Andy Hall QC is one of several senior lawyers who is concerned: 'No-one would have any difficulty finding you guilty if you participate in some way in the offence and you intend what happens to happen. You ought to carry criminal responsibility,' he says. 'But we’ve reached the point that if you simply foresee a possibility that someone may cause someone some really serious harm, then it becomes a much lower threshold. The way the law has developed permits people to be convicted of murder who did not intend or desire that to be the result of what was going on. It seems to me that crosses the line. It goes too far.'

Dean Pinnock and eight others were given life sentences in September 2004 for a drive-by shooting in Sheffield. Pinnock wasn’t present when the shooting took place and says he did not know it was going to happen. But he had been at the scene of a scuffle earlier that evening, which police tied to the subsequent murder. He was also present the following day when the car used in the murder was burned. This would have earned him a four-year sentence for perverting the course of justice.

But under joint enterprise, Pinnock was included in the murder charge. The prosecution convinced the jury that because he had been involved in incidents linked to the shooting, he must have been ‘in’ on the murder. The man who actually burned the car was not charged with any crime and became a prosecution witness at the trial. The judge himself said of Pinnock, 'I puzzle at your involvement.' Pinnock’s sentence was life with a minimum of 20 years. He was just 18 at the time.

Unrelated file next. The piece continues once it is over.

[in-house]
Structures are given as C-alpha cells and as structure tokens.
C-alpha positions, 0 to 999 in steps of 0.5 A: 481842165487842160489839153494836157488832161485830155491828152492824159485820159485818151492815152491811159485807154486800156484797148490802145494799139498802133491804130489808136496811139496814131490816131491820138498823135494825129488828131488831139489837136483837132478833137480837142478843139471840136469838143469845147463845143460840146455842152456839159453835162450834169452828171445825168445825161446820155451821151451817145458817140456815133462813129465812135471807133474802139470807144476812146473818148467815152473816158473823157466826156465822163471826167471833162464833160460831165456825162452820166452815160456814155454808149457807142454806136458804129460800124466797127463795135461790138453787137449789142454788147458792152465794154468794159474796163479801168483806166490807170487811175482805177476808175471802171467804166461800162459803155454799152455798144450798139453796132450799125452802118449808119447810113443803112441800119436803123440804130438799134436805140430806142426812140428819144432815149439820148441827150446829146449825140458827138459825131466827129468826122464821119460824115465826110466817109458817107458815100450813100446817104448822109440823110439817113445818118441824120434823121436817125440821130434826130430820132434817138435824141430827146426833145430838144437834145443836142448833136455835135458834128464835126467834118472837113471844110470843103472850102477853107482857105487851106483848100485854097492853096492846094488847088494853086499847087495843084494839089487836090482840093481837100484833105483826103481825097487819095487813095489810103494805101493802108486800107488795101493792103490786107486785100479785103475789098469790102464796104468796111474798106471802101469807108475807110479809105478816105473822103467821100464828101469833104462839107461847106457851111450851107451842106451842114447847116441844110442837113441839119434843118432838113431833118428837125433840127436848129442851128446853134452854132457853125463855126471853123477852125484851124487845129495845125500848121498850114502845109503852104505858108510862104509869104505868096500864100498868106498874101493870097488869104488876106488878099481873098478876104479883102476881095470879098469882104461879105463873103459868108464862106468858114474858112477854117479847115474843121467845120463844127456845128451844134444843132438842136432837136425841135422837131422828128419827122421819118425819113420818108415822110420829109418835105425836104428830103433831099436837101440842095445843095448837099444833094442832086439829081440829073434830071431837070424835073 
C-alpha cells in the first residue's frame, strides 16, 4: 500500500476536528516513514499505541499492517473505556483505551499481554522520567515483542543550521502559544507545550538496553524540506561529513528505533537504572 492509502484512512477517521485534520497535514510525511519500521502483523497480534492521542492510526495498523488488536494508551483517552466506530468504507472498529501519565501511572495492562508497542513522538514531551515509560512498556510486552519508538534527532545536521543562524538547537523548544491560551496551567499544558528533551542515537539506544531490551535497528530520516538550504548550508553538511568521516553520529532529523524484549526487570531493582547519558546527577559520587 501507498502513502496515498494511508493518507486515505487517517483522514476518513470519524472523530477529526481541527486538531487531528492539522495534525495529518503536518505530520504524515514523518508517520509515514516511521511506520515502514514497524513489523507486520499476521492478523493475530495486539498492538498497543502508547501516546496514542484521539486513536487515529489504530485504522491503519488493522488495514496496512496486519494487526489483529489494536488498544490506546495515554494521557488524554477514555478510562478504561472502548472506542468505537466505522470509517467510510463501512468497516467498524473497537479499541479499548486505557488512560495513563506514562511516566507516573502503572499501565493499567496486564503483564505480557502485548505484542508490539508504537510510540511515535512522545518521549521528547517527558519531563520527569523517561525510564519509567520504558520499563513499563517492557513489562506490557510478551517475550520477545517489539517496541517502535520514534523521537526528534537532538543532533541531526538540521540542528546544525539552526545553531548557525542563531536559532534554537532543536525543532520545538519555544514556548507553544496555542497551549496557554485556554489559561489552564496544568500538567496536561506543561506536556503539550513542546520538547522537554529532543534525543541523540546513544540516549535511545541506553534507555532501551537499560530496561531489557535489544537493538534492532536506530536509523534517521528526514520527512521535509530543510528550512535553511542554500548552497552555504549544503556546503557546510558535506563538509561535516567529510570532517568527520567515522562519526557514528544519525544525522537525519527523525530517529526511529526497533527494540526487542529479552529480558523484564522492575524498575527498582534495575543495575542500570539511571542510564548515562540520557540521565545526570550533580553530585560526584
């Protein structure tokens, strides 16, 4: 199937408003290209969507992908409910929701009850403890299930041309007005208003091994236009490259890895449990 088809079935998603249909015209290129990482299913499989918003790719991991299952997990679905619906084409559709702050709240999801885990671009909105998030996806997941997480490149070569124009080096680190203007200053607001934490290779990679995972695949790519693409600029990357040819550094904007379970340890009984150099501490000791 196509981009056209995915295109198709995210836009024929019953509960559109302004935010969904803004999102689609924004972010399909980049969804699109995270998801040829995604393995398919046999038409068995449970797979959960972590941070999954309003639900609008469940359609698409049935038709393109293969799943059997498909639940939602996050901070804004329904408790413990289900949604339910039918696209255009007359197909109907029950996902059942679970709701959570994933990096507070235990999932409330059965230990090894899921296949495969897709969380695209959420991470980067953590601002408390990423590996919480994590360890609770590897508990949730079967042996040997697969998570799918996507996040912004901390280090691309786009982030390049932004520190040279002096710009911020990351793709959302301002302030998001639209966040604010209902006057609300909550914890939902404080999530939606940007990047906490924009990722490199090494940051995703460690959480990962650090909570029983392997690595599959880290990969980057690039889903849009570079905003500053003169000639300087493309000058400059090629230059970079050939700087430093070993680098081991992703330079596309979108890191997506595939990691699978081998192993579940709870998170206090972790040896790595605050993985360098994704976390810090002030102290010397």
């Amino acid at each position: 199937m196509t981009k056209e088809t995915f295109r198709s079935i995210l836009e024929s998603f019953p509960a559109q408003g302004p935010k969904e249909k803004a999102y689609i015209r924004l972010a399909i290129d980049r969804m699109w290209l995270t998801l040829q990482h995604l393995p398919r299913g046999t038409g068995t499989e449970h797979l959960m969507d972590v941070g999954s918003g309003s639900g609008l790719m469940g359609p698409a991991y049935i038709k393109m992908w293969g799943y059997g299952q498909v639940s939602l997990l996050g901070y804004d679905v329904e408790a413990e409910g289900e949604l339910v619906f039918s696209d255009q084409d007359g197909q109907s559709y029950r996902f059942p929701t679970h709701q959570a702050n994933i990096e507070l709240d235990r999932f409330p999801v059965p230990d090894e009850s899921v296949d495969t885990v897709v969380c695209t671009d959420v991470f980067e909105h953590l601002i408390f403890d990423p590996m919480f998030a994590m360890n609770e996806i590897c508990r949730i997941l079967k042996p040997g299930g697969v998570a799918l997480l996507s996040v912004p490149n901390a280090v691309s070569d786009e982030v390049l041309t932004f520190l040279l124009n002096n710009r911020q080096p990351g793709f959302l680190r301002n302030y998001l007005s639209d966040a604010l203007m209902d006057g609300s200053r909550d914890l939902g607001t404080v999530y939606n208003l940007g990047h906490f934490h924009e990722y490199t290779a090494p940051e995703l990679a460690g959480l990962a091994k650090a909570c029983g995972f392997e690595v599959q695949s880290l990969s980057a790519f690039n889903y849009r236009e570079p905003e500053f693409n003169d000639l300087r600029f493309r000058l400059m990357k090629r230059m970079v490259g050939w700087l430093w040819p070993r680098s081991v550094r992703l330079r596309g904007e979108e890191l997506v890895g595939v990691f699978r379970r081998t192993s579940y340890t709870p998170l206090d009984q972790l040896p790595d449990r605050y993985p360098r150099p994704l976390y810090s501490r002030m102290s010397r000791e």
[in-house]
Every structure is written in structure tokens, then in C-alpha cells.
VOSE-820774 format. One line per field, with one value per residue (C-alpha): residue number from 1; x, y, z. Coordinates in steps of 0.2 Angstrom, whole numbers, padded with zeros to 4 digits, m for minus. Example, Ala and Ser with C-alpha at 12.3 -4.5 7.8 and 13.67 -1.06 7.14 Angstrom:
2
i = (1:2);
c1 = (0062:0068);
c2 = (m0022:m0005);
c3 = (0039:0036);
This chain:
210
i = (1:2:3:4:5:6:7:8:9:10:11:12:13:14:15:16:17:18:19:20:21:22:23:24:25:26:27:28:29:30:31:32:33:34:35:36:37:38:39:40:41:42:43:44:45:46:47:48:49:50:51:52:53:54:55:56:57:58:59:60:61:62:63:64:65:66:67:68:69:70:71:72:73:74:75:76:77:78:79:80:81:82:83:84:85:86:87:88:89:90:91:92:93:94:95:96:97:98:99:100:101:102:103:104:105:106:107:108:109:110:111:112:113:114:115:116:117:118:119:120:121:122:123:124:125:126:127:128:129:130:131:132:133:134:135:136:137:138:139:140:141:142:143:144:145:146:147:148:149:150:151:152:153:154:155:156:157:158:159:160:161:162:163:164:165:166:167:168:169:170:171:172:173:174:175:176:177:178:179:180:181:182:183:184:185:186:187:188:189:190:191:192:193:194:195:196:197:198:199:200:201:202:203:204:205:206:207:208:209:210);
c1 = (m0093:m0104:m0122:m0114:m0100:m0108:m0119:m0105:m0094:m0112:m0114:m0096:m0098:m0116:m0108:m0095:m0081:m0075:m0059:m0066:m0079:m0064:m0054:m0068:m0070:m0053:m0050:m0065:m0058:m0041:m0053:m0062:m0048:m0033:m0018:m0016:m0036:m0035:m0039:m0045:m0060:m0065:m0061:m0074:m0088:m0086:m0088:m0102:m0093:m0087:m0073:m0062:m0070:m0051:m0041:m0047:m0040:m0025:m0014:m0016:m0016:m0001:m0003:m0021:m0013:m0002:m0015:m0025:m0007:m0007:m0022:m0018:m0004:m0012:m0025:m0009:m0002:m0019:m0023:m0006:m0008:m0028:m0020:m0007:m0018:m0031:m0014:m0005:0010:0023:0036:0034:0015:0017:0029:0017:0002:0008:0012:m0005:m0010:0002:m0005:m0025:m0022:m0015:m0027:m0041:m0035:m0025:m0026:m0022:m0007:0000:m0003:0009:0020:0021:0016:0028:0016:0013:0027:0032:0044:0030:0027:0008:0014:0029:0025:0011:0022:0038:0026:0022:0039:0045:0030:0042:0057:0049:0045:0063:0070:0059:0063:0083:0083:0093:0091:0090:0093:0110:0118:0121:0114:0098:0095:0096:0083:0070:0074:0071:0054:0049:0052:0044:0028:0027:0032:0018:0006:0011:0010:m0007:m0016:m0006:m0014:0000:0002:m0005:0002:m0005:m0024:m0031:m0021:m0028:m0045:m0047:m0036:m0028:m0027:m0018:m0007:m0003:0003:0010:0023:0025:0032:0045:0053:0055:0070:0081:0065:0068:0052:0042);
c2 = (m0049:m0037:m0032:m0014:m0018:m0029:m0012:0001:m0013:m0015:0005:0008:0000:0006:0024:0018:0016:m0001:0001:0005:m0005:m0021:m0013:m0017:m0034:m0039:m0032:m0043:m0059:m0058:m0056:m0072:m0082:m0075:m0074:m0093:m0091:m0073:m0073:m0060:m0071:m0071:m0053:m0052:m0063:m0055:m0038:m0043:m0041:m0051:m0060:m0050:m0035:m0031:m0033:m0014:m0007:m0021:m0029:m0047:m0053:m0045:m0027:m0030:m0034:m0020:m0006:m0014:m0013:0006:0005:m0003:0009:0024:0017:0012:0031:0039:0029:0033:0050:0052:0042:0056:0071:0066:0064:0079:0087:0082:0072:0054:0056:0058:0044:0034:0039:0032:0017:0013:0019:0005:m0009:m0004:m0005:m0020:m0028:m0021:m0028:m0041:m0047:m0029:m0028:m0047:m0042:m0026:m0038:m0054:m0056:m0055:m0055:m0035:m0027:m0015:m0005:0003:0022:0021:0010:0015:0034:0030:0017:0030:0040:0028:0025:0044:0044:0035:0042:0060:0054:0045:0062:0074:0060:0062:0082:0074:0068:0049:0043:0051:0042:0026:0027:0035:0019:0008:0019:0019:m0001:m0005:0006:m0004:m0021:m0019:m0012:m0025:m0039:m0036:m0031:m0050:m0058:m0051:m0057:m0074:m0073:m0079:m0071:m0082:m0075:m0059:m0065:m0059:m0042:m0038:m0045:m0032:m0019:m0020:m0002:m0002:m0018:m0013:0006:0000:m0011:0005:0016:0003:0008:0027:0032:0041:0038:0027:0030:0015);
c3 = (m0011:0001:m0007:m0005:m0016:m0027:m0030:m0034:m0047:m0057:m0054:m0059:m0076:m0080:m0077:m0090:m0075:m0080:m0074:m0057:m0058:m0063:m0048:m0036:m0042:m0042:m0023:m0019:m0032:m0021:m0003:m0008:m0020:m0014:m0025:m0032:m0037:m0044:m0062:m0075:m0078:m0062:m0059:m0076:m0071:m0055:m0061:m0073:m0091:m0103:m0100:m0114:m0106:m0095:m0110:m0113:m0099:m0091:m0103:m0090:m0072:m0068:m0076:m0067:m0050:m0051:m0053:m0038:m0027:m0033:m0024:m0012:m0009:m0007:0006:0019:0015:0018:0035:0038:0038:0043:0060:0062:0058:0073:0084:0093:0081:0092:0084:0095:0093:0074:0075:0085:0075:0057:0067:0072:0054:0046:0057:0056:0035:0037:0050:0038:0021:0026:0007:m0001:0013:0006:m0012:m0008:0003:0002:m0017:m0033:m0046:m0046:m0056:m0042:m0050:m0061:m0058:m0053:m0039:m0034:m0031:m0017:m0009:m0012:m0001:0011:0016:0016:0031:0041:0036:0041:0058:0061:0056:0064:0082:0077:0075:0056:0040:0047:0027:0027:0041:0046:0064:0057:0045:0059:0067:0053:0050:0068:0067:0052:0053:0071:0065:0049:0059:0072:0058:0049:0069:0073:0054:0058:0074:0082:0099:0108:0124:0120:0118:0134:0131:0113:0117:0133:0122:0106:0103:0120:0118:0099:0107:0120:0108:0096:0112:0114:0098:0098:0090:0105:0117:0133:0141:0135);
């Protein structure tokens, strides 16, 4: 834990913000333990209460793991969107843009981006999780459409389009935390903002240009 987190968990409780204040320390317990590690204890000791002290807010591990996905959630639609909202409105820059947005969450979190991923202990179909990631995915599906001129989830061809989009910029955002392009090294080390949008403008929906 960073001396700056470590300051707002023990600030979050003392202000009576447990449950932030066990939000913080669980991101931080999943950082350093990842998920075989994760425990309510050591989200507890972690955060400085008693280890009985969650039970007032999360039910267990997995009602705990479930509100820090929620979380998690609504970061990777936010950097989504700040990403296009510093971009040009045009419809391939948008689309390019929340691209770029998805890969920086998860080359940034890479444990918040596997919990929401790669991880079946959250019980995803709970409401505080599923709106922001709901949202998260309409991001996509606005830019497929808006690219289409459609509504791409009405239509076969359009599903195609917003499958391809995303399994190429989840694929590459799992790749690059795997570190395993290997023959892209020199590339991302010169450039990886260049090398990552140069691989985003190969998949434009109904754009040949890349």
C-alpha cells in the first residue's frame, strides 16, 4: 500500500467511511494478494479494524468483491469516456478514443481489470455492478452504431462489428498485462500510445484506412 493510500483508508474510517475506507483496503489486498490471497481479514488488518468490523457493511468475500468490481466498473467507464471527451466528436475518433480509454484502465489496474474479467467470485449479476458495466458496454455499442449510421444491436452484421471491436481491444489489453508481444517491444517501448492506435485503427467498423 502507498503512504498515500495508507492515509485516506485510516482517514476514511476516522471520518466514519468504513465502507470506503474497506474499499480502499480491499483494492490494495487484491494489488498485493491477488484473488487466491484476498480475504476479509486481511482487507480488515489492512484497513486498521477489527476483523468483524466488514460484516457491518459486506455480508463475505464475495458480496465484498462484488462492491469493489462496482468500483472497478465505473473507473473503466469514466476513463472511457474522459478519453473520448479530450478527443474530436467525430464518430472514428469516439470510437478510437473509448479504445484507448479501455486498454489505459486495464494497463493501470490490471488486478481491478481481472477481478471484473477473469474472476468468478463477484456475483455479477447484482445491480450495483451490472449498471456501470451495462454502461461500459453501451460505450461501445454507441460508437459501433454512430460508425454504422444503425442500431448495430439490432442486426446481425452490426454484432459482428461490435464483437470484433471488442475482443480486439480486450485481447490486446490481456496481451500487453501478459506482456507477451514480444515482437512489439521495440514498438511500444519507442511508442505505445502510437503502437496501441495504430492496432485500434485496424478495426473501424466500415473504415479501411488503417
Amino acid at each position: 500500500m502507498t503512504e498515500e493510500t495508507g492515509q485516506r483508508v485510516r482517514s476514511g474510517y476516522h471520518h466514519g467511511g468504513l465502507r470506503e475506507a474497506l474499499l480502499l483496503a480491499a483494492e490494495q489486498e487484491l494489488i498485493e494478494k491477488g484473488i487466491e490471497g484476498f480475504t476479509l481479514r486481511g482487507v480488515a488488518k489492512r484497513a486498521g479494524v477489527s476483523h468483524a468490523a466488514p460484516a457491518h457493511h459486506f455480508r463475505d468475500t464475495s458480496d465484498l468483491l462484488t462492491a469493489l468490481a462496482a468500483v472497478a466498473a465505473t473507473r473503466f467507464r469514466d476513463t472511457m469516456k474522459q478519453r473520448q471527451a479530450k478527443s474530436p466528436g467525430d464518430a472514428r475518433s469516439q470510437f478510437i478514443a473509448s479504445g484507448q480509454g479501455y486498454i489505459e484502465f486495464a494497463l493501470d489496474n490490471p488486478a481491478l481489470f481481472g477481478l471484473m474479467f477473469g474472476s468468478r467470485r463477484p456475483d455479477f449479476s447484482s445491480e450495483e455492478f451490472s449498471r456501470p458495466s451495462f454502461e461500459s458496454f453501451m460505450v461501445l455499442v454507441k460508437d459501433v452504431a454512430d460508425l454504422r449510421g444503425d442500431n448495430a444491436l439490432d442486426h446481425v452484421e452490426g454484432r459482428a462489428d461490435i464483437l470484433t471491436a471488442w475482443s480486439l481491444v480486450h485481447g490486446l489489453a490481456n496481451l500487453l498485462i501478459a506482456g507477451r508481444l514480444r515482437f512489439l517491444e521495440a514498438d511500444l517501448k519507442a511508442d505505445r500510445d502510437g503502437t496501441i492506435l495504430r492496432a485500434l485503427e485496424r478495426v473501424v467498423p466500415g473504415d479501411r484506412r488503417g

Once ‘association’ with the group has been established, joint enterprise is a powerful prosecuting tool, and it gets even easier once knowledge of a weapon is involved. 'If they knew their co-defendant had a weapon, you can infer they must have foreseen they may use it, and then you're half way there to a murder conviction,' Professor Ormerod told us.

By examining the data, looking at several cases, and amassing expert analysis from leading legal minds, the Bureau found compelling evidence that joint enterprise is casting its net too wide and drawing in people who are remote from the crimes for which they are convicted. Many suggest the threshold to securing a conviction using joint enterprise is too low, causing people to be found guilty of murder when they did not intend for anyone to die. People are being convicted and sentenced to life imprisonment on what can be proved they thought might happen – a basis described by many legal experts as too weak and elastic for the most serious of crimes. Mandatory life sentencing for murder means prison terms in some cases can seem disproportionate to the actual crime committed by the defendant.